As a result, the first printing is "just" 30,000, which is low for a TV celebrity. Ferguson told the paper that he didn't mind the modest advance, "probably less than he would earn for a night of stand-up comedy," because Chronicle gave him latitude in telling his story.

Ferguson is planning two sequels and, in an unlikely but admirable departure considering his main gig, doesn't want to sell movie rights. "It's a book," he said. "It's mine. And it's done."

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The Noblesville Daily Times covered Saturday's "parade of books," the last part of the move of the Wild, the children's bookstore in Noblesville, Ind., two blocks to its new location. The store is only six months old.

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E-textbooks keep e-xpanding in popularity, especially when they are not e-xpensive.

College students are buying 23% of textbooks over the Internet--either through a college store's Web site or from another retailer--up from 16% in 2004, according to the latest in the Student Watch Campus Market Research series sponsored by the NACS Foundation.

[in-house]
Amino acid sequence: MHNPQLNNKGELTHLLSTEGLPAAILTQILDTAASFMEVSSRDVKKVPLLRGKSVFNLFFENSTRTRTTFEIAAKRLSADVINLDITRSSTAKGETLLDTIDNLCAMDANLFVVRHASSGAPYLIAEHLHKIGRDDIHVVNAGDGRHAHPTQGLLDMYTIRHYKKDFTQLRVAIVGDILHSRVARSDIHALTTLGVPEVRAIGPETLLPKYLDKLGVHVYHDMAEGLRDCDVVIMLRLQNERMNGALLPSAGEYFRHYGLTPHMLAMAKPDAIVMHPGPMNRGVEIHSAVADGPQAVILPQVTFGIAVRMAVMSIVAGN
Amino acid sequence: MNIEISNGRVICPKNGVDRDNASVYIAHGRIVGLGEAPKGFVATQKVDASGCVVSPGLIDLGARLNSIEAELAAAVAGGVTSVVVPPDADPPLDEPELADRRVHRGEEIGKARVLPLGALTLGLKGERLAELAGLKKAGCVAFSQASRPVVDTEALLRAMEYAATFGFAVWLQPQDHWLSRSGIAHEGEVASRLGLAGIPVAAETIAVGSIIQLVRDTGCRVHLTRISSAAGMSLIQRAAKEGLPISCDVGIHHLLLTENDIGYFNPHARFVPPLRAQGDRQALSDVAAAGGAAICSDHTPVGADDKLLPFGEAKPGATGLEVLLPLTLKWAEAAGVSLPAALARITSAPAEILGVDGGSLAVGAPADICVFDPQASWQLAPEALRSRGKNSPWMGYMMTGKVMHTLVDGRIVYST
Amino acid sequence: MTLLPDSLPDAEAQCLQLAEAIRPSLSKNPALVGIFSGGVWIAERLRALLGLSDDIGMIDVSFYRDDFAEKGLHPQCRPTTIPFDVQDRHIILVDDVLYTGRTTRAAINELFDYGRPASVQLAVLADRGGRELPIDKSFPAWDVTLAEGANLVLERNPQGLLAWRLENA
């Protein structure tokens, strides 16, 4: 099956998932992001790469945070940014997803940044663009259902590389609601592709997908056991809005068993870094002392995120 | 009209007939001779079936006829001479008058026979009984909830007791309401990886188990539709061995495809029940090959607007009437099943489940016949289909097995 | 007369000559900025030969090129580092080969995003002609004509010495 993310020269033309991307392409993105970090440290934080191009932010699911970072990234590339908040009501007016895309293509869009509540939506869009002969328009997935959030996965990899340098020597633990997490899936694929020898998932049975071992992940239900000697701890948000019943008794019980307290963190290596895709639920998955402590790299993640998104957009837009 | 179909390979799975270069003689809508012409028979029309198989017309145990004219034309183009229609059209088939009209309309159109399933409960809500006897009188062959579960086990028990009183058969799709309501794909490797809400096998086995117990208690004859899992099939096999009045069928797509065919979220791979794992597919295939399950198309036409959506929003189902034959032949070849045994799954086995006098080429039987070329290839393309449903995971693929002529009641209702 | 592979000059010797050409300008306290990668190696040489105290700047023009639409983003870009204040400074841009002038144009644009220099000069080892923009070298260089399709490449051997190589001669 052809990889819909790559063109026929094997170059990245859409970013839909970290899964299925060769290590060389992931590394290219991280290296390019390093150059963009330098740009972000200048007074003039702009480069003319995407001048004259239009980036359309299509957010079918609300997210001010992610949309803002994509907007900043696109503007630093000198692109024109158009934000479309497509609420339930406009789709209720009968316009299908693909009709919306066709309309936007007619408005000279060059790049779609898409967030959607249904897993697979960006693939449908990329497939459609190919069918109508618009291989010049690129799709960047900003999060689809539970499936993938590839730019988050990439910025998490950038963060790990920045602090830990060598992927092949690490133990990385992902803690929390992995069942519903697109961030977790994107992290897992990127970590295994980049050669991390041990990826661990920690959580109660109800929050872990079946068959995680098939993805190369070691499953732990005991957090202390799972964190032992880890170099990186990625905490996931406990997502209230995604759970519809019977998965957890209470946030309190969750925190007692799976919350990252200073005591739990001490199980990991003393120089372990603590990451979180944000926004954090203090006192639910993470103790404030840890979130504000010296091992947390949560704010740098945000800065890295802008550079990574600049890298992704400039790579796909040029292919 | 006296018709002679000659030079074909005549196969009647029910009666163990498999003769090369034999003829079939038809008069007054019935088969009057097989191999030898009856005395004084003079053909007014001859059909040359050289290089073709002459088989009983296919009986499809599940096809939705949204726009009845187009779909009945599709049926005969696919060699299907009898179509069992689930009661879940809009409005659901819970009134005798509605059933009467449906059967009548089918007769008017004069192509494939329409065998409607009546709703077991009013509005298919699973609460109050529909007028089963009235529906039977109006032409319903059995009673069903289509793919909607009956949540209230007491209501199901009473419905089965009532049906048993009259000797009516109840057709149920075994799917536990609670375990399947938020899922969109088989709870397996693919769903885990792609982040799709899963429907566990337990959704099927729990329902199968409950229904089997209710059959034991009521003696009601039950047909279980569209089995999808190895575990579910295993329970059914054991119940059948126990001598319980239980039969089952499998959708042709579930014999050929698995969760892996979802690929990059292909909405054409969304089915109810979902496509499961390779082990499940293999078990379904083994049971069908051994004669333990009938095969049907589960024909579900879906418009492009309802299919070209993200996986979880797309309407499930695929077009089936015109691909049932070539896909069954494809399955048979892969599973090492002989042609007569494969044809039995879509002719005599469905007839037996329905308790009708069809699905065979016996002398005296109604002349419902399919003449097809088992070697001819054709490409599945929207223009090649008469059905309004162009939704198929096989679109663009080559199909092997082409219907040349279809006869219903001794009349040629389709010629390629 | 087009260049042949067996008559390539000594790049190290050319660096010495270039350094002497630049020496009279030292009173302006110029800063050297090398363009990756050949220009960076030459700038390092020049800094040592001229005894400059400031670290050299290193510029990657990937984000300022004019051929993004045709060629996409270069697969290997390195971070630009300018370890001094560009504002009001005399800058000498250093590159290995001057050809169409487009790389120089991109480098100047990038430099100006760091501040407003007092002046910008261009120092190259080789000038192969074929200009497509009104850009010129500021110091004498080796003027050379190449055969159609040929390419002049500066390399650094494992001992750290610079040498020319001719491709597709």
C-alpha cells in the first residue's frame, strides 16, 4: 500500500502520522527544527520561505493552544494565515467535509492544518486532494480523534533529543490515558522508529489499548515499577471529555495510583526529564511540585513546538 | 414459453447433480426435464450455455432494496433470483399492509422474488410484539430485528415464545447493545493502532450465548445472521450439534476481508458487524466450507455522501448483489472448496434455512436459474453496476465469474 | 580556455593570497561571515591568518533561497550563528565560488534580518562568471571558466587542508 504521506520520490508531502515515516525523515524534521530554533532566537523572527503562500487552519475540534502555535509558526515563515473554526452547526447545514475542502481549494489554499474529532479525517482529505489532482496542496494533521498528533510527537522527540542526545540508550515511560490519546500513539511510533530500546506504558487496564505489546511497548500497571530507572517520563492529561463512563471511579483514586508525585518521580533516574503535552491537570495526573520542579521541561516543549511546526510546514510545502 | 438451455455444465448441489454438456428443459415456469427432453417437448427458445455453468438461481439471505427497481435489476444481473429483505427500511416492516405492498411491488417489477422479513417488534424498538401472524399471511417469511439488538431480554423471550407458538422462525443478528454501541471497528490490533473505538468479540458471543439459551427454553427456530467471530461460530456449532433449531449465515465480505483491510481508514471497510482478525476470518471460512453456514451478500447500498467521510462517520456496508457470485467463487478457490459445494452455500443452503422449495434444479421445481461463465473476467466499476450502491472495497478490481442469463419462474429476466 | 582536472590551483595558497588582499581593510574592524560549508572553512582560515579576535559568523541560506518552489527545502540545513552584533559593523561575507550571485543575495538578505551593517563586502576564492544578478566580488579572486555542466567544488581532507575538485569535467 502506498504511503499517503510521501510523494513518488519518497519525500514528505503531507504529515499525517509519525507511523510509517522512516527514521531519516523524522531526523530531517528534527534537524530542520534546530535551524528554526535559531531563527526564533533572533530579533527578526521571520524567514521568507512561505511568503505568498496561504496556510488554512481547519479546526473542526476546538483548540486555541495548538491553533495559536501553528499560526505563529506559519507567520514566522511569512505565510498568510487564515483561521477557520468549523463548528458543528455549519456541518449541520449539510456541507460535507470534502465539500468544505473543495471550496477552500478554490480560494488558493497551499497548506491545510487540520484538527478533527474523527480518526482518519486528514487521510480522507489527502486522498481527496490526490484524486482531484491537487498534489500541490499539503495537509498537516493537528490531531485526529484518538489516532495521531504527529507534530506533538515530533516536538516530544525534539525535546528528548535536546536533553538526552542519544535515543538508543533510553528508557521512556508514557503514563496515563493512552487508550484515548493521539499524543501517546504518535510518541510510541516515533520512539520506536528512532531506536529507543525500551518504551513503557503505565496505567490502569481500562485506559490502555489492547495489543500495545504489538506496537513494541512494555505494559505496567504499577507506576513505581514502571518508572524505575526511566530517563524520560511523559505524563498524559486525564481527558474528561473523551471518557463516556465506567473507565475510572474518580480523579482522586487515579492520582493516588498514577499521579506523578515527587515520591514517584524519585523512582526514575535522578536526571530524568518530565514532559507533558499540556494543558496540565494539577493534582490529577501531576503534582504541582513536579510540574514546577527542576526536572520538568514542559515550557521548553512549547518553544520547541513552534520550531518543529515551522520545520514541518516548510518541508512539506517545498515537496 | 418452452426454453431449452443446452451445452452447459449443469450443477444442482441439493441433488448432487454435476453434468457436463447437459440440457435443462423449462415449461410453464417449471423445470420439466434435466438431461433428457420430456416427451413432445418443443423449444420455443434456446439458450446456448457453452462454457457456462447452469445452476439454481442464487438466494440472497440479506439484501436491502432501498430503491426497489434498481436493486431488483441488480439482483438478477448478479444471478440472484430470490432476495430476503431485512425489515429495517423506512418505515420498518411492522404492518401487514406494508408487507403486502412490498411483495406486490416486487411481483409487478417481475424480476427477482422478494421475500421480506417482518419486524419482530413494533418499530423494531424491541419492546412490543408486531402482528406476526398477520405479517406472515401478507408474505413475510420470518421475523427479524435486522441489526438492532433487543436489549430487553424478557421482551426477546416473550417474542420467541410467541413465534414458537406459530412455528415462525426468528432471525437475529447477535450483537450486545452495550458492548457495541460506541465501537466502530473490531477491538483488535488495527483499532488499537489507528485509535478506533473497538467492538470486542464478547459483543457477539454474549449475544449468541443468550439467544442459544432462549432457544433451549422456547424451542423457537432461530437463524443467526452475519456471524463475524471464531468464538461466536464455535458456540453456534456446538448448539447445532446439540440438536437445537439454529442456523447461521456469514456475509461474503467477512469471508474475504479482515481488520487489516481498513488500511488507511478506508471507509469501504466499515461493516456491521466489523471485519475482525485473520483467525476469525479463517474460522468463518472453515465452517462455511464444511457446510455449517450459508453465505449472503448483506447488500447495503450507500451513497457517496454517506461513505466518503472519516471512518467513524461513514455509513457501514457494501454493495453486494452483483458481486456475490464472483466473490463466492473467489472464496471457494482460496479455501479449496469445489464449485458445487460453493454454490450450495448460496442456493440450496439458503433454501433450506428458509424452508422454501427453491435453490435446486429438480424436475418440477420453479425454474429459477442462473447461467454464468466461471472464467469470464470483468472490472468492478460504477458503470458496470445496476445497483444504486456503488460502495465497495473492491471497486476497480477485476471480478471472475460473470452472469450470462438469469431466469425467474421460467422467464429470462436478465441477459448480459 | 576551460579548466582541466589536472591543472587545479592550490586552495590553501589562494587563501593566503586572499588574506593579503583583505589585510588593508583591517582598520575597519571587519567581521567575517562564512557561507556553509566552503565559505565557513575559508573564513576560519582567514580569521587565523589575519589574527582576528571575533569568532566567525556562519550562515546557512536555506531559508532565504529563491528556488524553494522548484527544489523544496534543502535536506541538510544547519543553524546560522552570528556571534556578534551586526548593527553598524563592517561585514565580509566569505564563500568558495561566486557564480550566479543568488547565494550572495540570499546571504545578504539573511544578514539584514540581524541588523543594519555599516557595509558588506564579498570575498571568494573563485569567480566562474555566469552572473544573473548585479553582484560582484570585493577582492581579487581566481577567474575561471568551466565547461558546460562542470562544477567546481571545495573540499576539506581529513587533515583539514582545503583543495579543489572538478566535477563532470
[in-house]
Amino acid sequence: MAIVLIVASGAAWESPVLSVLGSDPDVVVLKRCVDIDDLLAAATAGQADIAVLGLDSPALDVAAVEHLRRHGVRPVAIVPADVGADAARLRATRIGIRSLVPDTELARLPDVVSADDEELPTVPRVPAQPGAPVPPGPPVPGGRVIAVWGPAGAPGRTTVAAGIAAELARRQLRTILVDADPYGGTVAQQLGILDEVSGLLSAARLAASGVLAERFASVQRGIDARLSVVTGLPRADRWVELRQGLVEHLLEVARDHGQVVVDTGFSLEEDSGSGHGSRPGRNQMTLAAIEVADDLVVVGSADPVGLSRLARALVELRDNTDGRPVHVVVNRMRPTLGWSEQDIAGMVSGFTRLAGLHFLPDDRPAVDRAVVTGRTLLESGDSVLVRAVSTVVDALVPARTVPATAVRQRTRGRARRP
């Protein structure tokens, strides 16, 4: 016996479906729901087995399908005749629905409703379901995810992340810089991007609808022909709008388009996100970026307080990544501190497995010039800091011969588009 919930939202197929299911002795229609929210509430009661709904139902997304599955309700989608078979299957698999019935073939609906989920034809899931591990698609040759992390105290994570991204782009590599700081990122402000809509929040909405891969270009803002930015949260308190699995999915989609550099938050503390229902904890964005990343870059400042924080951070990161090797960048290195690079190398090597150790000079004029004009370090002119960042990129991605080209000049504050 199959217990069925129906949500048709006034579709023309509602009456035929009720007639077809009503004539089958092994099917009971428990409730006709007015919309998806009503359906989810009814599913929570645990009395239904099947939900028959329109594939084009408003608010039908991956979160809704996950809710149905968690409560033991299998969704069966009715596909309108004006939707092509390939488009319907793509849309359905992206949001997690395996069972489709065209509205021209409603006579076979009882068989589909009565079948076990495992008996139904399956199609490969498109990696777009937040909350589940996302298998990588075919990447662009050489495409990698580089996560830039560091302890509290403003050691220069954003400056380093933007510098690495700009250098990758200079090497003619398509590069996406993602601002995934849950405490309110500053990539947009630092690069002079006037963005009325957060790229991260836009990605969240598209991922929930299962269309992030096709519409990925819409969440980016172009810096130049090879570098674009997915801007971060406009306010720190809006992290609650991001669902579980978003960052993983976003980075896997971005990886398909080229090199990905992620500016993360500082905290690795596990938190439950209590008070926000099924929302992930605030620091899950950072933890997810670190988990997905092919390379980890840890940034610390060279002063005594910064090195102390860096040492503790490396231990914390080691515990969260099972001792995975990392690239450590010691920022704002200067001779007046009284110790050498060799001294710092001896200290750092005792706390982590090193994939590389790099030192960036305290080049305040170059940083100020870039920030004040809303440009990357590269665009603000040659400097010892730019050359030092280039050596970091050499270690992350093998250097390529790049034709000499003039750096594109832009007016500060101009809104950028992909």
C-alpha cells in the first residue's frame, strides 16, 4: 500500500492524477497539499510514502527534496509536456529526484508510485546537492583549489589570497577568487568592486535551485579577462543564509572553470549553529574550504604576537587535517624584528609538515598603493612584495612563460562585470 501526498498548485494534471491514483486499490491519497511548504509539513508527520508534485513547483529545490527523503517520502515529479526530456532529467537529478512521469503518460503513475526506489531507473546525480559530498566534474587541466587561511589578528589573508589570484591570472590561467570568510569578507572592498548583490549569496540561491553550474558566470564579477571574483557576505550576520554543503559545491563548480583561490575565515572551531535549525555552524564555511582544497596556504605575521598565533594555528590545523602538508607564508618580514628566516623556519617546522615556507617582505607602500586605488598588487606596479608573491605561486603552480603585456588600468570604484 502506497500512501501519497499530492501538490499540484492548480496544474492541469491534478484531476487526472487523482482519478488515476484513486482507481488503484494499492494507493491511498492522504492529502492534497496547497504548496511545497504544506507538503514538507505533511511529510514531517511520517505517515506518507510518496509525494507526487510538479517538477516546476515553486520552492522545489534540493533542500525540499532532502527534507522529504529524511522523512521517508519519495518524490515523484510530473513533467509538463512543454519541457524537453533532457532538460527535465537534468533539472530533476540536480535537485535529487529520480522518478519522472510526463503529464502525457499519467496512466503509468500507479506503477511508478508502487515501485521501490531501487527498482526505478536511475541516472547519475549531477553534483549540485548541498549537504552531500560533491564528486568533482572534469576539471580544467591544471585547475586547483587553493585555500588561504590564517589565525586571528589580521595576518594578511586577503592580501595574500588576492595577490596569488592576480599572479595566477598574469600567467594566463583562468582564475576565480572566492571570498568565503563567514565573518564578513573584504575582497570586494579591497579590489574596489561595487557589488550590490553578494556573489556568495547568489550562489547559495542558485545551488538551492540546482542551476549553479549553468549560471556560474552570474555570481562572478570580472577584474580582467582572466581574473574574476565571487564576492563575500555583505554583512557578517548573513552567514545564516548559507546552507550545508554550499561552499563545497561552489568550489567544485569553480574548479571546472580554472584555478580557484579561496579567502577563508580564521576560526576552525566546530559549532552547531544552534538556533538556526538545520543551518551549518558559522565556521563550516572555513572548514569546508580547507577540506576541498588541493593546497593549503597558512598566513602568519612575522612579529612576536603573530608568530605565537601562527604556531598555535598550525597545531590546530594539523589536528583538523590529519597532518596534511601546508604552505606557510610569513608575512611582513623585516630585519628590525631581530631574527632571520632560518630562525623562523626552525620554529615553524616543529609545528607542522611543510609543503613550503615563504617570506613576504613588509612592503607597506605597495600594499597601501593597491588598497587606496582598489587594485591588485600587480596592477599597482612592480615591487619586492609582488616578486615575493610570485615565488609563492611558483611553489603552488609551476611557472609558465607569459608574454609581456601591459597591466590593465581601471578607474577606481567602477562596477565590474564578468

About 61% of students said price was the determining factor in choosing to buy texts online while 21% said friends' recommendations were most important and 18% said professors' recommendations swayed them most of all.

The survey was taken at 21 campuses, and more than 16,000 students participated. For more information, go to the NACS Web site.

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Built for the students of Wilkes University, King's College and the Luzerne County Community College, a college bookstore planned for downtown Wilkes-Barre, Pa., will also serve the general public and is intended to boost business and traffic, according to the Wilkes-Barre Times-Leader.

Follett, which currently manages the Wilkes and King's bookstores, is in the running with Barnes & Noble College to manage the new store at the Innovation Center@Wilkes-Barre. The former Woolworth's building has been vacant since 1994.

The paper noted that the move four years ago of the Colgate Bookstore, Hamilton, N.Y., to much larger space downtown from a spot on campus has helped boost traffic. Now the store "is considered an anchor for Hamilton."